Screenshot from “American Graffiti.”
With a dweeb at the wheel, it might not have captured the imagination of moviegoers and cruisin’ fans like Milner’s coupe or Bob Falfa’s black Chevrolet, but the customized white 1958 Chevrolet Impala in George Lucas’s “American Graffiti” remains one of the stars of the movie, and the one owner of the car from the time the studio sold it to today will put that star power to work when Toad’s Impala crosses the auction block at the end of the month.
In the film the Impala actually belonged to Ron Howard’s character, Steve Bolander, who offered it to Charles Martin Smith’s Toad for the night. In real life, according to “American Graffiti” enthusiast Kip Pullman, Lucas’s co-producer Gary Kurtz bought the nosed and decked Impala two-door hardtop somewhere in the Los Angeles area specifically because the script called for a car with a tuck-n-roll interior and the Impala already featured that modification.
After filming ended in 1972, Henry Travers, who coordinated the cars for the film and oversaw the additional modifications to the Impala, was tasked with selling the Impala and a few other cars from the film. After following through on a newspaper ad, Mike Famalette of Vallejo, California, ended up buying the Impala for something less than the $325 asking price.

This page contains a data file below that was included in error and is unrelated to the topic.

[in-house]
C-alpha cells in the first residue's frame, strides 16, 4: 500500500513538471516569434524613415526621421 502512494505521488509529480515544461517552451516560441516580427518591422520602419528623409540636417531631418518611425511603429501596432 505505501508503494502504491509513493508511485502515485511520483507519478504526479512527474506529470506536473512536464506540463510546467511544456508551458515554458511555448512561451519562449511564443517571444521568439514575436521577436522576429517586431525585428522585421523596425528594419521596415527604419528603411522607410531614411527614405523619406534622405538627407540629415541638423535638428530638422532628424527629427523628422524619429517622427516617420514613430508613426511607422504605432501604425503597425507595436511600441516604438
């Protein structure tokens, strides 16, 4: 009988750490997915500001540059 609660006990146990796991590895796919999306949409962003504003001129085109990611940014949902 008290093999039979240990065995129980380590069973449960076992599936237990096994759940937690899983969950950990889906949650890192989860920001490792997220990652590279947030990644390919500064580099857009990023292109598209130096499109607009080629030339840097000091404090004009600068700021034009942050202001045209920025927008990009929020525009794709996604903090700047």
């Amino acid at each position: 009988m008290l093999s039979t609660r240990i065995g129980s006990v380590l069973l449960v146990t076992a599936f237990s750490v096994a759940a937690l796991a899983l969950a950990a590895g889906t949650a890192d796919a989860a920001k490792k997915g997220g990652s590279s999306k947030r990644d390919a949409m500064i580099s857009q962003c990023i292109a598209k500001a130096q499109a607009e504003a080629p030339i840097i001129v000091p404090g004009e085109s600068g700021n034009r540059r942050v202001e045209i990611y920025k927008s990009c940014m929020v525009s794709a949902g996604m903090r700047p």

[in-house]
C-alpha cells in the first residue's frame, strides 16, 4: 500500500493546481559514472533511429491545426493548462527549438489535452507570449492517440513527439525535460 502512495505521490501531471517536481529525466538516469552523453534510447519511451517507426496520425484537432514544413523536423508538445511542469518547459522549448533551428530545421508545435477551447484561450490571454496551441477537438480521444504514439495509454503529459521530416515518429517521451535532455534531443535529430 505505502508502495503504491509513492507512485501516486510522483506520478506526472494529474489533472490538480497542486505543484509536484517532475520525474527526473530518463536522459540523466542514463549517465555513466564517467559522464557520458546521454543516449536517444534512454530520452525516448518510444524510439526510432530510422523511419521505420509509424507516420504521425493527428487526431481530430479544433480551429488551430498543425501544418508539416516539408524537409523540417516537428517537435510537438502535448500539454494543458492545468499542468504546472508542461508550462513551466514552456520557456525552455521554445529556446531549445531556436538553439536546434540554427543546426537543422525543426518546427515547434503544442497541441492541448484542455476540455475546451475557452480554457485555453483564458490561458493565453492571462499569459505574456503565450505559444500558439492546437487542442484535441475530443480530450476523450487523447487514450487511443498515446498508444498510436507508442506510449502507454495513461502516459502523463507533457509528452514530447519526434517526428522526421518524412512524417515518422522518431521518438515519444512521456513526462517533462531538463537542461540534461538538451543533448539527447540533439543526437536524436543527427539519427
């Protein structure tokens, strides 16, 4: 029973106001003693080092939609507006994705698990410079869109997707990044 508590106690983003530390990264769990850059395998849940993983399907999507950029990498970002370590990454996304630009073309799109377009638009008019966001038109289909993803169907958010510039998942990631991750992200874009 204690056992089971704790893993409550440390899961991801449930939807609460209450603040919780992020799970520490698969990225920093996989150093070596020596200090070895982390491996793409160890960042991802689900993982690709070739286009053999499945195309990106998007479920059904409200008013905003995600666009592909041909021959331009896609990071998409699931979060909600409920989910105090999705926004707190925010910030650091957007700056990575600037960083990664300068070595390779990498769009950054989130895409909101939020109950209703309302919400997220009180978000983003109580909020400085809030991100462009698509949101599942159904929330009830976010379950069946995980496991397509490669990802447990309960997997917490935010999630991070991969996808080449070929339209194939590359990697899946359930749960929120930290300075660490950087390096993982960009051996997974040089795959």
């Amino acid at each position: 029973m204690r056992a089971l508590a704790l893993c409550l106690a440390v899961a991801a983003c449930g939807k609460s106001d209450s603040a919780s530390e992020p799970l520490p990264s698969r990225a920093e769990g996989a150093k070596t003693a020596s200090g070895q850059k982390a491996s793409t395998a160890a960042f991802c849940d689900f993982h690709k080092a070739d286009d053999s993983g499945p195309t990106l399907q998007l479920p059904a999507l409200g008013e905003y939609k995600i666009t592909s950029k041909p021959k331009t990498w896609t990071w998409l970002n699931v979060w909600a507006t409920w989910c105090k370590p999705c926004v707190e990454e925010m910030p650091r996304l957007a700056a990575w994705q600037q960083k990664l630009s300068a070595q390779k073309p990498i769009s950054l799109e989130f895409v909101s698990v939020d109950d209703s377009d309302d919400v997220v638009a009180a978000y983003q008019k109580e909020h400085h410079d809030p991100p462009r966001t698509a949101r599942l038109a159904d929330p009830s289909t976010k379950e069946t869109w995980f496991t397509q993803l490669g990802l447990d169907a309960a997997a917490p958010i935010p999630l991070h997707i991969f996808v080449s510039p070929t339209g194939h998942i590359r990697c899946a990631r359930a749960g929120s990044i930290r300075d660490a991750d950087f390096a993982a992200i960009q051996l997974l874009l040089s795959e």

Photos courtesy Profiles in History.
Reportedly the only Impala used in the film, the Chevrolet had its tuck-n-roll upholstery intact as well as a 348 under the hood (rather than the 327 with six Strombergs that Toad boasted of) and a three-speed manual transmission. Famalette then proceeded to use the car as a daily driver, replacing the drivetrain first with a 283 and Powerglide, then later with an LT-1 and Powerglide, according to Pullman. The car then went into storage for more than a quarter century while Famalette moved and started a family, Pullman wrote:
until (his) daughter, Ashley, decided that for her senior project she would remove and replace the Impala’s engine with a 348 Tri-Power and a 3-speed turbo-hydro automatic transmission. In addition, she wrote a paper on the importance of a positive influence a father has on his daughter, and received an “A” on her project. Aside from motor and transmission replacements, Mike has pretty much kept his Impala in the same condition as when he bought it. His reason for this, he explains, is that he makes a modest living and fixing minor blemishes just cost too much.
Famalette has shown the Impala as the “American Graffiti” car since then, and has now put it up for sale with Profiles in History’s upcoming Hollywood Auction. According to Profiles in History, the original three-speed manual transmission comes with the car as well as a California DMV validated registration card issued to Lucas Film LTD. The pre-auction estimate for the car ranges from $800,000 to $1.2 million. In addition to the car, the auction will include an original poster for “American Graffiti” as well as actress Candy Clark’s shooting script for the movie.
The Profiles in History Hollywood Auction 74 will take place September 29 to October 1. For more information, visit ProfilesinHistory.com.